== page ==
By Brad Singer

Many investors have noticed that the stock market has suffered some losses recently and have watched their portfolios drop in value. Is this a good time to reassess your investment strategy?
What is a Bear Market in stocks? Typically, a so-called Bear Market is a 20% drop from peak to trough of a popular stock index such as the S&P 500 index. The Standard and Poor’s 500, or simply the S&P 500, is a stock market index tracking the performance of 500 large companies listed on stock exchanges in the United States. So far in this cycle, the S&P 500 index down about 9.5% from its peak in early January.

What’s happening?

Three things have contributed to the recent weakness in stocks. Inflation, rising interest rates, and geopolitical events or the threat of war in Ukraine.

Inflation or a persistent rise in retail prices have weighed heavily on the average consumer’s pocketbook. The rising cost of gasoline, food, and rents have taken a big chunk out of the average American’s monthly budget. Currently, the pace of inflation is running at around 7.5%, far above recent norms and the highest rates in 40 years.

This persistent rise in inflation has caused the Federal Reserve, our monetary authority, to send a message they will begin raising interest rates significantly soon.
Short term rates have been hovering at near zero since early 2020 when the Covid-19 virus led to a sharp slowdown in the economy.
Adding to the uncertainty, the recent threat of conflict in Europe between Russia and Ukraine has ramped up investor jitters.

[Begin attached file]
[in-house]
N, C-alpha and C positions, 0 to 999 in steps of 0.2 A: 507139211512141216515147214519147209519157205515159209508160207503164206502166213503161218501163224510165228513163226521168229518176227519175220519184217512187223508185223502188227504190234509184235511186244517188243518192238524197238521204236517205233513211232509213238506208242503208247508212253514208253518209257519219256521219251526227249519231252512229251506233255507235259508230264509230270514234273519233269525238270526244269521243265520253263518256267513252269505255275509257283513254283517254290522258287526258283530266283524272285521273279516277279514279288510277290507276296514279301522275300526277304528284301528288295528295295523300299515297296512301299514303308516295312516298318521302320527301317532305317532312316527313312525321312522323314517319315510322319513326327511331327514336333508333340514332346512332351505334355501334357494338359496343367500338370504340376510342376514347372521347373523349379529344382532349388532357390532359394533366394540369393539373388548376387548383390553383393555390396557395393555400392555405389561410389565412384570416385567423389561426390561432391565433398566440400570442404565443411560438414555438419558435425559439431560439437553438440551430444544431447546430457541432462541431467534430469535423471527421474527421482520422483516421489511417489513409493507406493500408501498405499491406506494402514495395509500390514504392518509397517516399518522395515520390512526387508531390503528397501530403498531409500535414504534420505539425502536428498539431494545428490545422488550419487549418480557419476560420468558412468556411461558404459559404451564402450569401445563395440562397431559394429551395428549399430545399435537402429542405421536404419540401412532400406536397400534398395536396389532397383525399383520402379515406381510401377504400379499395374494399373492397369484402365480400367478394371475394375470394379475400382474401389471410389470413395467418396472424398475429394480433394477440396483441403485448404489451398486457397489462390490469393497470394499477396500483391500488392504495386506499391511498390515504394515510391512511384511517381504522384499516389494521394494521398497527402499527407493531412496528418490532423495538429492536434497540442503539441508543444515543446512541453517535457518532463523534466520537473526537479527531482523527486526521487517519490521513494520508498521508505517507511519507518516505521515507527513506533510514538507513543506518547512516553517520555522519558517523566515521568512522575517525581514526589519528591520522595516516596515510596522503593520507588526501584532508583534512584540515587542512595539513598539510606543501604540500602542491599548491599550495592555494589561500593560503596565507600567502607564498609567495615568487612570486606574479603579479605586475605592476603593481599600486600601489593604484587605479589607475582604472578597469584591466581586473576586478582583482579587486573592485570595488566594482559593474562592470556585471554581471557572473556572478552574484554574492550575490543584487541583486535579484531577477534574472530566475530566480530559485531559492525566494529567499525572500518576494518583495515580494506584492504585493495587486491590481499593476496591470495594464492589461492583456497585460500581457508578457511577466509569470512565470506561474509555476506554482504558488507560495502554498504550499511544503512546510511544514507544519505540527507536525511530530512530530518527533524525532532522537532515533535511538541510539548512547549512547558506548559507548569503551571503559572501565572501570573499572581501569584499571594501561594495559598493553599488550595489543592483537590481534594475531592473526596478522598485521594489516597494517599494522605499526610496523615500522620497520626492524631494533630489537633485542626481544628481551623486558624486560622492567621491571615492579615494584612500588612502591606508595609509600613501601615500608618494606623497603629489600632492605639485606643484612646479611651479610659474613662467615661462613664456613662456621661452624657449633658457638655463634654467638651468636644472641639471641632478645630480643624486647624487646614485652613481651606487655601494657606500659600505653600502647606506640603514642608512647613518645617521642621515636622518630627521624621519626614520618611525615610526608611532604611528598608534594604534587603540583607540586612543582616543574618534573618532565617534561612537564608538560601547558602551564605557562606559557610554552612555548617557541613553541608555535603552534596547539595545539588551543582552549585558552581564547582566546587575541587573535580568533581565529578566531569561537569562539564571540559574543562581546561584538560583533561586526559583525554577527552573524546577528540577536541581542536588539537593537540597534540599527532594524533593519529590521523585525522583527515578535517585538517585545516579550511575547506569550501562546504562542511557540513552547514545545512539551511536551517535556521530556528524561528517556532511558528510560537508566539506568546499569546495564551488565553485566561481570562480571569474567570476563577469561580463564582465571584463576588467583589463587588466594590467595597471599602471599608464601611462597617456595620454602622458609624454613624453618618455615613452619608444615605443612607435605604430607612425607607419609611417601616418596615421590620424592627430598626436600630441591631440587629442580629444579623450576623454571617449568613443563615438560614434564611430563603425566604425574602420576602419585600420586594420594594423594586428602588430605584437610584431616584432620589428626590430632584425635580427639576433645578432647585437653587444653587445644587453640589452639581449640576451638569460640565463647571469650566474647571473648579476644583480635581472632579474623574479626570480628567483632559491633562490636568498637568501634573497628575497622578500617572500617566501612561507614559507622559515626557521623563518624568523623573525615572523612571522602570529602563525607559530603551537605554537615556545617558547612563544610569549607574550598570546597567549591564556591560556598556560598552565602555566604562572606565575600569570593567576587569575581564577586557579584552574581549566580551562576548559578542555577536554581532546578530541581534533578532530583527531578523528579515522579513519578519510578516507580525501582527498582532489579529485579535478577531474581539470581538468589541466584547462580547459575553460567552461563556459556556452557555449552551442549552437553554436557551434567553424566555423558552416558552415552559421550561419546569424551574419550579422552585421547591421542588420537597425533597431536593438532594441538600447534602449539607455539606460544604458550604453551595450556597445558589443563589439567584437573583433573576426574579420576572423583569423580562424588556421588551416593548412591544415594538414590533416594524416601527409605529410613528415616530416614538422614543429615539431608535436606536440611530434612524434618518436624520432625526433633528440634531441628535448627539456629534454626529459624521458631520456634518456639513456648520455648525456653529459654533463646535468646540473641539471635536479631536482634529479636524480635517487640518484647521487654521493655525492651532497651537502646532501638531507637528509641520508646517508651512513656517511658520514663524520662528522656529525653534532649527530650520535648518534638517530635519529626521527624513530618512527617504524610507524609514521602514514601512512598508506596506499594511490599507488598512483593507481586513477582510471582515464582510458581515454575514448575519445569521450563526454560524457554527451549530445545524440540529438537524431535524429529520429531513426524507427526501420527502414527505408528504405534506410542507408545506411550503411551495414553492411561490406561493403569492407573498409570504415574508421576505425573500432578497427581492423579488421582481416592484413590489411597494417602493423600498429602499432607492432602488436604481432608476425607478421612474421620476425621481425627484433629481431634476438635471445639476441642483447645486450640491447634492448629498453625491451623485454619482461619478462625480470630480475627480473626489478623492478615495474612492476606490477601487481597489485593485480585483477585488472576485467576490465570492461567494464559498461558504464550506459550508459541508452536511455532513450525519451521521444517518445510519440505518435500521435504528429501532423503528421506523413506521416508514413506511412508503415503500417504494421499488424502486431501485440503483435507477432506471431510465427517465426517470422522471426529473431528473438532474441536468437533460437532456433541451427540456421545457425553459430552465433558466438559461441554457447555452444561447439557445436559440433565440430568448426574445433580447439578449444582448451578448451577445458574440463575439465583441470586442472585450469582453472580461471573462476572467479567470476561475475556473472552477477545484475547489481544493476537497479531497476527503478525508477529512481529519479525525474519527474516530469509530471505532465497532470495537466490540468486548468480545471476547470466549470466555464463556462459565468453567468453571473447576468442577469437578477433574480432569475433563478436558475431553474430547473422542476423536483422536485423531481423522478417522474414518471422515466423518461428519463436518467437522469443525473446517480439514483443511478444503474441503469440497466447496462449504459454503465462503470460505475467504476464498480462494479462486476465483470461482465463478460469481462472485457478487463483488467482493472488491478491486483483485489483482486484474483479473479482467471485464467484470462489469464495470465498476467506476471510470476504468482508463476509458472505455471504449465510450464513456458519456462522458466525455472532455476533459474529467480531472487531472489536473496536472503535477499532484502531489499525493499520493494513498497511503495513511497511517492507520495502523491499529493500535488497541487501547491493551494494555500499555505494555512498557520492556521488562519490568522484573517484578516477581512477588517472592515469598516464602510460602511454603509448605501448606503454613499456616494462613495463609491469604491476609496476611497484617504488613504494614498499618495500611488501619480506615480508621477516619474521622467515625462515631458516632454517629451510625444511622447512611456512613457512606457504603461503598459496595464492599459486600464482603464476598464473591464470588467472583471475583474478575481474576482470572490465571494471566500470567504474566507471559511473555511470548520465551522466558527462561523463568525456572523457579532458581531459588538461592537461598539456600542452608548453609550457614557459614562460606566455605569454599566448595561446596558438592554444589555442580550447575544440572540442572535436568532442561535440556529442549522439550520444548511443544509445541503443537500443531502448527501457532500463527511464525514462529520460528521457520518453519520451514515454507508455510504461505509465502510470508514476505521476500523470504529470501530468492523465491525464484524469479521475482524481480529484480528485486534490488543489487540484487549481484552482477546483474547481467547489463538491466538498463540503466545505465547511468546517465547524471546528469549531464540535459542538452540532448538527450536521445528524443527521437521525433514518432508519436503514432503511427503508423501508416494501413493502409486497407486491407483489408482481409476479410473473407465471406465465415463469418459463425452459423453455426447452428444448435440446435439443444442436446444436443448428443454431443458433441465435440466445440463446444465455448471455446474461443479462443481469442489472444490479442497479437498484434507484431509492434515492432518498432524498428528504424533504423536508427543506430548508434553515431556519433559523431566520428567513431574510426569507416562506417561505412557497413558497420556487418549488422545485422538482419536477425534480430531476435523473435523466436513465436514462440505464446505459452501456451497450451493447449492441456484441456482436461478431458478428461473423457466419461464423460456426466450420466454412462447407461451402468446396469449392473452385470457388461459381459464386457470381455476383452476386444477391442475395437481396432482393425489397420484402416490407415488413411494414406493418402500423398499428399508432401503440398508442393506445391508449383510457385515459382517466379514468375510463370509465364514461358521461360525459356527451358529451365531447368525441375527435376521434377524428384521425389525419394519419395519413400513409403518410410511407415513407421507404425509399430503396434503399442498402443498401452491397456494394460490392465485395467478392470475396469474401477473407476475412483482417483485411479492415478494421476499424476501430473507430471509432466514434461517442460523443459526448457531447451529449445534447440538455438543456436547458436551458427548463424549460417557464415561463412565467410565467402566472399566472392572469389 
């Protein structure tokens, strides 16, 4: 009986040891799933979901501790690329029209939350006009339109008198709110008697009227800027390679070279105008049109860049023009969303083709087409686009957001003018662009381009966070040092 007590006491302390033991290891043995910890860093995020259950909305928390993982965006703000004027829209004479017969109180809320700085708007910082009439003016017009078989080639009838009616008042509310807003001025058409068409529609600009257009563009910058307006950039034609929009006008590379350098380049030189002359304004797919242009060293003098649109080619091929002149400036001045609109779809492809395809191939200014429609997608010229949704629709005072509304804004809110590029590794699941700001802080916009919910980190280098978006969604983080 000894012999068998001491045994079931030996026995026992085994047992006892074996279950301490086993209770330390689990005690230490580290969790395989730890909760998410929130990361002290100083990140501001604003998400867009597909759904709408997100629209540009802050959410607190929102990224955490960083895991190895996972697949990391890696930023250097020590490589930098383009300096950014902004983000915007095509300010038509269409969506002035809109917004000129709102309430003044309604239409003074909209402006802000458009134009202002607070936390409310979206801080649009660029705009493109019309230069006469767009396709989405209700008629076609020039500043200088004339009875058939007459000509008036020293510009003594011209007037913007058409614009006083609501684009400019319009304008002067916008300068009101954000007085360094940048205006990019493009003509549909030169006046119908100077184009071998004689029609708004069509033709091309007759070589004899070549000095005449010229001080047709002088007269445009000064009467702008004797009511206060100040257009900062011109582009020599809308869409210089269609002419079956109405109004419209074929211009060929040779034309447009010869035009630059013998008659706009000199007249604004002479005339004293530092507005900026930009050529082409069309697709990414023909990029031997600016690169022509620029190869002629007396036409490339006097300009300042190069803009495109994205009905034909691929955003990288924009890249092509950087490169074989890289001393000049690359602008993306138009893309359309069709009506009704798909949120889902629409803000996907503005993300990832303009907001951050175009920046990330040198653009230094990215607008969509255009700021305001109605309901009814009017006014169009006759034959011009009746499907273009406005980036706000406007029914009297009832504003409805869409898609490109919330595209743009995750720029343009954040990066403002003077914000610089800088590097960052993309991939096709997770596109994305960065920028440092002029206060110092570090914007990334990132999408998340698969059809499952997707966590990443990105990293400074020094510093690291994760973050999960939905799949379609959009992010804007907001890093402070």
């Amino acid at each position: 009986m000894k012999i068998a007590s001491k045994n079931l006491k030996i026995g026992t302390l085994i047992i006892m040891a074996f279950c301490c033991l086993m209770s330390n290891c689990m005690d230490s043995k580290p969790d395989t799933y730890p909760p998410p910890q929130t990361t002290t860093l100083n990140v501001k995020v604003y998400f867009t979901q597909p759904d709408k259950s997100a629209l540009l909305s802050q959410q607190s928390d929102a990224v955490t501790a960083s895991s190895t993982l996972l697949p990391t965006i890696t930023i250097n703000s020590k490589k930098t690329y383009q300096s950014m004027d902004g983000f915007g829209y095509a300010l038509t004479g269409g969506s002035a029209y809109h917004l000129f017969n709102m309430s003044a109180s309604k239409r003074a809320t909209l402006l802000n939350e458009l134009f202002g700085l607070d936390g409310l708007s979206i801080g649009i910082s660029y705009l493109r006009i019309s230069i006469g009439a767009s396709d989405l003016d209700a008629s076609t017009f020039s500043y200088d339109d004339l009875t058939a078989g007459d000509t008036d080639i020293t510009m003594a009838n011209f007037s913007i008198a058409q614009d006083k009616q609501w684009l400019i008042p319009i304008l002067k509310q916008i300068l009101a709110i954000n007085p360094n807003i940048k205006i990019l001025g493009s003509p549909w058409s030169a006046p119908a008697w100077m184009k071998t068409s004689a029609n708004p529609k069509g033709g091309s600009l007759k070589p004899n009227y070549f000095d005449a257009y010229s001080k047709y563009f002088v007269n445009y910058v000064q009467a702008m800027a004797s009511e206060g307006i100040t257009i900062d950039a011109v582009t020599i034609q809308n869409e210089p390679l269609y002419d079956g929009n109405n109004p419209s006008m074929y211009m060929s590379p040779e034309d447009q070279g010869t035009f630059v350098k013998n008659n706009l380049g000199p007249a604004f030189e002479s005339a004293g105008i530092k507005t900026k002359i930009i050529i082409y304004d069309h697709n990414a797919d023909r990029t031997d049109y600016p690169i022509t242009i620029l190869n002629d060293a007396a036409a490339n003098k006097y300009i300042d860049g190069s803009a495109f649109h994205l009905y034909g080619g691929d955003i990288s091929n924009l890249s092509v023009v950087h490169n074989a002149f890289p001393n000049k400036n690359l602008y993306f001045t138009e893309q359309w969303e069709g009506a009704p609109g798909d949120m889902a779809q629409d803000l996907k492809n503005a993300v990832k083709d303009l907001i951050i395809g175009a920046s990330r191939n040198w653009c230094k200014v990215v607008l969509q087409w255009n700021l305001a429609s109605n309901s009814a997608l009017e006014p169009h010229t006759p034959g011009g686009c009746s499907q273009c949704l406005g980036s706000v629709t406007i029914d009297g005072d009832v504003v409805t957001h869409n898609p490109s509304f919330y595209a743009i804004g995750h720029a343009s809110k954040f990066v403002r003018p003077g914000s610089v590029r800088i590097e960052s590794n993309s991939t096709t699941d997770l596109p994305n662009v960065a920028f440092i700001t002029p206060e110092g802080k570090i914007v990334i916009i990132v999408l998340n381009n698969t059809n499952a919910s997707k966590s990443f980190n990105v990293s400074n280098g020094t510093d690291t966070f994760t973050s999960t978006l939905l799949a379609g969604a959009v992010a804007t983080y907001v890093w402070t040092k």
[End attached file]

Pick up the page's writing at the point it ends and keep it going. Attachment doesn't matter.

What should investors do now?
It depends. Now may be a good time to review your entire portfolio including all your statements and add them together so get a complete picture of your investments.
Retirement savers between the ages of 25 – 45 should not be too concerned about recent events and the recent ups and downs of the markets. They should probably stay put assuming they are well diversified in their assets. The typical range would be between 70% and 90% stocks vs. bonds.

If you are approaching retirement or have already retired, then ask yourself if you are taking the appropriate amount of risk given the fact you will likely start drawing a paycheck from your investments soon. If you find yourself more than 80% in stocks, then you may want to do a reality check and rebalance your portfolio to maintain a proper risk posture as you get nearer to your planned retirement date. If you find that you are carrying large, uninvested cash reserves that exceed any funds needed for emergencies, now may be a good time to consider putting some of that idle cash to work even if markets continue to fall further into bear market territory.

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